I highly recommend purchasing tickets for this exhibit ahead of time. Our scheduled entrance was the first of the day at 9:30am and there was already a lengthy line of people waiting to buy tickets. I can only imagine how much worse it would become as the day progresses. Once inside, there is a detailed mini museum discussing the creation of the Book of Kells and what you’d see within its pages. Guests are then funneled into the small room which contains the book and another artifact.

At this point, I’m embarrassed to say I walked right by it!!! There was a crowd of people looking down at two books which were fairly small, so I assumed it was some other illustrated tomes. I walked directly up the stairs to check out the library. Only after walking through the library and asking Jay “Where’s the Book of Kells” did he burst out laughing and tell me we already saw it! Oops. So I traipsed back downstairs and spent the appropriate amount of time actually admiring this gorgeous Bible. Typical Rachel move right there. It is an incredible piece of history and the library itself is absolutely stunning. A happy one to two hours can be spent here.

 

Drinking like the Irish

Our next stop was the Guinness tour, but that wasn’t scheduled until 4pm so we walked through the city and stumbled on St Stephen’s Green. The park includes helpful signs that describe the Easter Uprising and points out locations of various events that day. We ultimately decided to fit in all our drinking tours in one day and walked all the way to the Jameson Distillery to kill some more time. Let me preface this by saying I HATE whiskey, scotch, bourbon, etc. Even so, it’s still worth taking the tour. It’s a rather hands on, fascinating explanation of the history of the company and the process to make whiskey.

St Stephen’s Green

There’s also a tasting portion that compares Irish vs Scottish vs American whiskey which was intriguing. I managed just the smallest sips and gave the rest to Jay. Included in the tour price is a drink ticket which gets you whiskey neat, whiskey on the rocks, or a Jameson and ginger cocktail. Even as a whiskey hater, I was pleasantly surprised by the cocktail…and drank the whole thing! So, don’t be dismayed if you’re not a huge fan of this stuff. The cocktail at the end is worth your while.

For lunch, we did a quick stop at a make your own salad/sandwich/wrap place across the street from the distillery. Then, made our way to Guinness. The difference between these two tours is significant. Jameson’s tours are small groups led by a perky, informative guide. Guinness is an enormous multi-story experience that you walk through at your own pace. There aren’t exactly a whole lot of steps in making beer, so they add fancy exhibits and a history of the company to hold your interest.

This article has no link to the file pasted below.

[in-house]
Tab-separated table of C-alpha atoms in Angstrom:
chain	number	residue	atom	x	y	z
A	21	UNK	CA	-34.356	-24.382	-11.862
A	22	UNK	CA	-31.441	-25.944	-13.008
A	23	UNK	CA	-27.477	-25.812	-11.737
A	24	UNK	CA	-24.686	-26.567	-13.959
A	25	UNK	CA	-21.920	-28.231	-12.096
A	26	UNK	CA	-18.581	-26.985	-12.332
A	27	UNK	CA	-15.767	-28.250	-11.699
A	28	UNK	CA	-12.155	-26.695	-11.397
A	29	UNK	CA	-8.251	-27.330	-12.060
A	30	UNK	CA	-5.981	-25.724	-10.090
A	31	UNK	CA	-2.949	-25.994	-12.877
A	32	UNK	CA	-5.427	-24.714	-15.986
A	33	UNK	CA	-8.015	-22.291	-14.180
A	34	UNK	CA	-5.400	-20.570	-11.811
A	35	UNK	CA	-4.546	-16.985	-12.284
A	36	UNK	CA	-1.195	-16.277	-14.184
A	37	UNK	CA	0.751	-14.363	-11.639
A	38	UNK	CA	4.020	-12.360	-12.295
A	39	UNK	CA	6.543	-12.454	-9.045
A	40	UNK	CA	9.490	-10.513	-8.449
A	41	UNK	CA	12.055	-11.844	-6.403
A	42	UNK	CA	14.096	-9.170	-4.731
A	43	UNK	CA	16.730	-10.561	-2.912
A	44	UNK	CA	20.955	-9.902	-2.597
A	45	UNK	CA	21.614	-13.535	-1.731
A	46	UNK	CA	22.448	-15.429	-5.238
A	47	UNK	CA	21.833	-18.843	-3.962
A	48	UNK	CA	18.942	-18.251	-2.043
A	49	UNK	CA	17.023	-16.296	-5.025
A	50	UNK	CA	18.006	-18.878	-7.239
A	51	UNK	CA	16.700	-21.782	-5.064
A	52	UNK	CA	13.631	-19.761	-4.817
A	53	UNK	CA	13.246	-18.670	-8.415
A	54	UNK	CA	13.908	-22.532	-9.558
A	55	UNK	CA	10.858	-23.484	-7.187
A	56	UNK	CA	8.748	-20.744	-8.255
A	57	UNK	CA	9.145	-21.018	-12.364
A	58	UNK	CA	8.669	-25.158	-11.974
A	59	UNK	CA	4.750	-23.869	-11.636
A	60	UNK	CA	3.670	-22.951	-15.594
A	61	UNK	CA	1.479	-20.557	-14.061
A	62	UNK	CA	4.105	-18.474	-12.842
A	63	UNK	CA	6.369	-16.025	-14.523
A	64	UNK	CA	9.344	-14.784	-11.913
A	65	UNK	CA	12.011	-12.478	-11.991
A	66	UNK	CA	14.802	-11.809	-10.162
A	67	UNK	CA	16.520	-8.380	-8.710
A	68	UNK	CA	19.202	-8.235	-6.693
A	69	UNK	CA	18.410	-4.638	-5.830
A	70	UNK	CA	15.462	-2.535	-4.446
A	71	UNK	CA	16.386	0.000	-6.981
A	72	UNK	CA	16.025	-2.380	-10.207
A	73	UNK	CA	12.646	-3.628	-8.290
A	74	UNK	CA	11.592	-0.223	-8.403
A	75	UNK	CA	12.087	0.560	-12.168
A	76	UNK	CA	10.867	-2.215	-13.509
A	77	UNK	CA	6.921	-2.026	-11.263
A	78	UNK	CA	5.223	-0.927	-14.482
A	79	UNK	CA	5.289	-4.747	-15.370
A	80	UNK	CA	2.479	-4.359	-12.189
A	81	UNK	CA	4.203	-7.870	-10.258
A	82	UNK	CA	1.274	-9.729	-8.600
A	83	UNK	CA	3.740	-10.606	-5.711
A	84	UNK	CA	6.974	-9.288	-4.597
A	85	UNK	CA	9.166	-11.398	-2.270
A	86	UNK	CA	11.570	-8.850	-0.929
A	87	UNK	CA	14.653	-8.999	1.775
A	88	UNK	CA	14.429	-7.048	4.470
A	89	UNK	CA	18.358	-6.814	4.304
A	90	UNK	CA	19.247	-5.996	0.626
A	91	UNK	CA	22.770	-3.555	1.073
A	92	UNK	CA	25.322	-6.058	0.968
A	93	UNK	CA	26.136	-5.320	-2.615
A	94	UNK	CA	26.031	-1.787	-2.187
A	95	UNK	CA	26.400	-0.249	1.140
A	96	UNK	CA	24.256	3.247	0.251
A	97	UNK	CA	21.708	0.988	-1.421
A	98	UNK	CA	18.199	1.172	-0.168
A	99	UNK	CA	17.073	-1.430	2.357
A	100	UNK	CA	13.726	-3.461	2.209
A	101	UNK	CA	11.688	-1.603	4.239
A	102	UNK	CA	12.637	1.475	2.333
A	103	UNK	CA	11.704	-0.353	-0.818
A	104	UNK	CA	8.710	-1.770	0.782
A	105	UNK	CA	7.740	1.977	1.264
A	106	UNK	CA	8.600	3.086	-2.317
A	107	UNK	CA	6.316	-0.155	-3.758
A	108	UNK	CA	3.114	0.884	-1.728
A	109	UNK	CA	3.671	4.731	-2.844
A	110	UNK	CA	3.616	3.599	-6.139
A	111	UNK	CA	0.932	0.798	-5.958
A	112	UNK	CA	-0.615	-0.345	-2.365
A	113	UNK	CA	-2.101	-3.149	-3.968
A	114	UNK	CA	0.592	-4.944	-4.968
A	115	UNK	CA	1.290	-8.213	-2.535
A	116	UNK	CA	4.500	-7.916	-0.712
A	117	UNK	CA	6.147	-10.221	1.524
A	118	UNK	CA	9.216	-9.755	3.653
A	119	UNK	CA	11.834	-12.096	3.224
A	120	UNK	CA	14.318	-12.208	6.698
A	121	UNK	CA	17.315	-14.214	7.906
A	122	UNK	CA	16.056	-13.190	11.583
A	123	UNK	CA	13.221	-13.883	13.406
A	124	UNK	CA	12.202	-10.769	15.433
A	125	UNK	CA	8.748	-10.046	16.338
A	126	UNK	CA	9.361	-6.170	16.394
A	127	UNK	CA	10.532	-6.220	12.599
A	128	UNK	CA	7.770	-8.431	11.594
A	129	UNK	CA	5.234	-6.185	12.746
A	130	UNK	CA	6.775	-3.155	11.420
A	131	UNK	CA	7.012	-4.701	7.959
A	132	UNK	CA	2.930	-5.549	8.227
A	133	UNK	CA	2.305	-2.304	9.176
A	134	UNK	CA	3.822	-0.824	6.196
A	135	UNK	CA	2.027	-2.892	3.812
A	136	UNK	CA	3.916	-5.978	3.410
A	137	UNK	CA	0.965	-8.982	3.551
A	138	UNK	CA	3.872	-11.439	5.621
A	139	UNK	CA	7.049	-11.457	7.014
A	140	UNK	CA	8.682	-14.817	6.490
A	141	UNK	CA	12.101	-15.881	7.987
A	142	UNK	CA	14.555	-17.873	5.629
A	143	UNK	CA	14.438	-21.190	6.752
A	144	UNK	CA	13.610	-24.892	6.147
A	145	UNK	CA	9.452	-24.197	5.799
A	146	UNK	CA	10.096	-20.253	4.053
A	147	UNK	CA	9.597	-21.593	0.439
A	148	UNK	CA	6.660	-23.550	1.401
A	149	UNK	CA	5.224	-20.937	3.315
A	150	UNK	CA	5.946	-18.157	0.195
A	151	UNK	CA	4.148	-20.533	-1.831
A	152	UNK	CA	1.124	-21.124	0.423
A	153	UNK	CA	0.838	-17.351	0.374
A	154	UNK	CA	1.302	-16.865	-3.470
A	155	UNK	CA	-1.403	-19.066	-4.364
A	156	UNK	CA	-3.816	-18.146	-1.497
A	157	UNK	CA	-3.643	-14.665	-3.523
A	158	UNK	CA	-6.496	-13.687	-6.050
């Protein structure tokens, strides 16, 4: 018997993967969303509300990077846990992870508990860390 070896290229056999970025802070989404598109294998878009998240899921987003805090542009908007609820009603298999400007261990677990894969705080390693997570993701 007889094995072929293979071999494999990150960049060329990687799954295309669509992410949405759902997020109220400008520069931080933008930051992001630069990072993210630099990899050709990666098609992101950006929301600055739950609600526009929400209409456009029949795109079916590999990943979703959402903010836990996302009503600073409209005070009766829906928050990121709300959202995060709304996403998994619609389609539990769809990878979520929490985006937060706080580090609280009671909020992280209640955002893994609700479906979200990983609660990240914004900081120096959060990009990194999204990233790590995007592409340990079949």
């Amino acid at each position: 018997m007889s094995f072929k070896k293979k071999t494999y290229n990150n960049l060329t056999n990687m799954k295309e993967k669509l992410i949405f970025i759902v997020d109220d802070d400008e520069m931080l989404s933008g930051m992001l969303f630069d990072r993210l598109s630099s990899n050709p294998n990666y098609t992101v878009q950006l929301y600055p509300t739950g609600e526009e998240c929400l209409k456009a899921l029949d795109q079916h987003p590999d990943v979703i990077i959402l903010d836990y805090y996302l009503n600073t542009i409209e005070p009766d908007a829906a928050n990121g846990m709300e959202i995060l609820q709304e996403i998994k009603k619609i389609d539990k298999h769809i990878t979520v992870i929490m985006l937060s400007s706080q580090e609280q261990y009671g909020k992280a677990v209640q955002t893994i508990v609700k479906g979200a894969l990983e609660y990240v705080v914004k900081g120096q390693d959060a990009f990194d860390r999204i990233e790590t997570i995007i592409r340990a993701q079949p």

Also with your ticket, you get a free pint of Guinness. We chose to go through the Guinness Academy and actually learned to pour our own beer! It’s a specific, two-step process so it was a blast doing it ourselves. We took our beers to the top floor afterward to enjoy the 360 degree views of the city. Quite a fun way to spend an afternoon. Once again, I’d recommend purchasing tickets ahead of time to make sure they aren’t sold out! We also went later in the day which brought down the price a bit.

For dinner, we ventured back to the Temple Bar area to a bright blue pub called The Norwegian, which caught our eye earlier that day. Upstairs hosts the quiet restaurant and we enjoyed a delicious dinner there before heading back to the hotel for the night. It felt like a significant accomplishment to stay awake until 9pm 🙂 

Overall, Dublin was worth seeing once but I wouldn’t feel the need to stay there again on any future trips. The Book of Kells, Guinness Factory, and Jameson Distillery are all unique to the city and definitely worth a visit, but you don’t need to allocate more than a day or two here. The real treasure of this country is found in the countryside. Head over here for the next post!

 

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4 Comments

  • Reply
    Theresa Bond
    July 12, 2018 at 1:38 pm

    Sounds like a great trip!! I look forward to your other installments! I live in NJ–so I even found your flight interesting!!

  • Reply
    Lisa K Lynch
    July 12, 2018 at 4:15 pm

    so happy you had a great time , Rachel! Can’t wait for more!

  • Reply
    Angela
    July 12, 2018 at 7:26 pm

    Wow, beautiful pictures, especially the library! Can’t wait to see more!

  • Reply
    Allison
    July 18, 2018 at 1:18 pm

    I just love the Trinity Library and St. Stephen’s Green, and I always thought The Winding Stair was so cute. I actually lived right around the corner from Dublin Castle on Parliament Street, back in 2002, so your pictures bring back memories 🙂

    Sounds like such an amazing trip–looking forward to more highlights!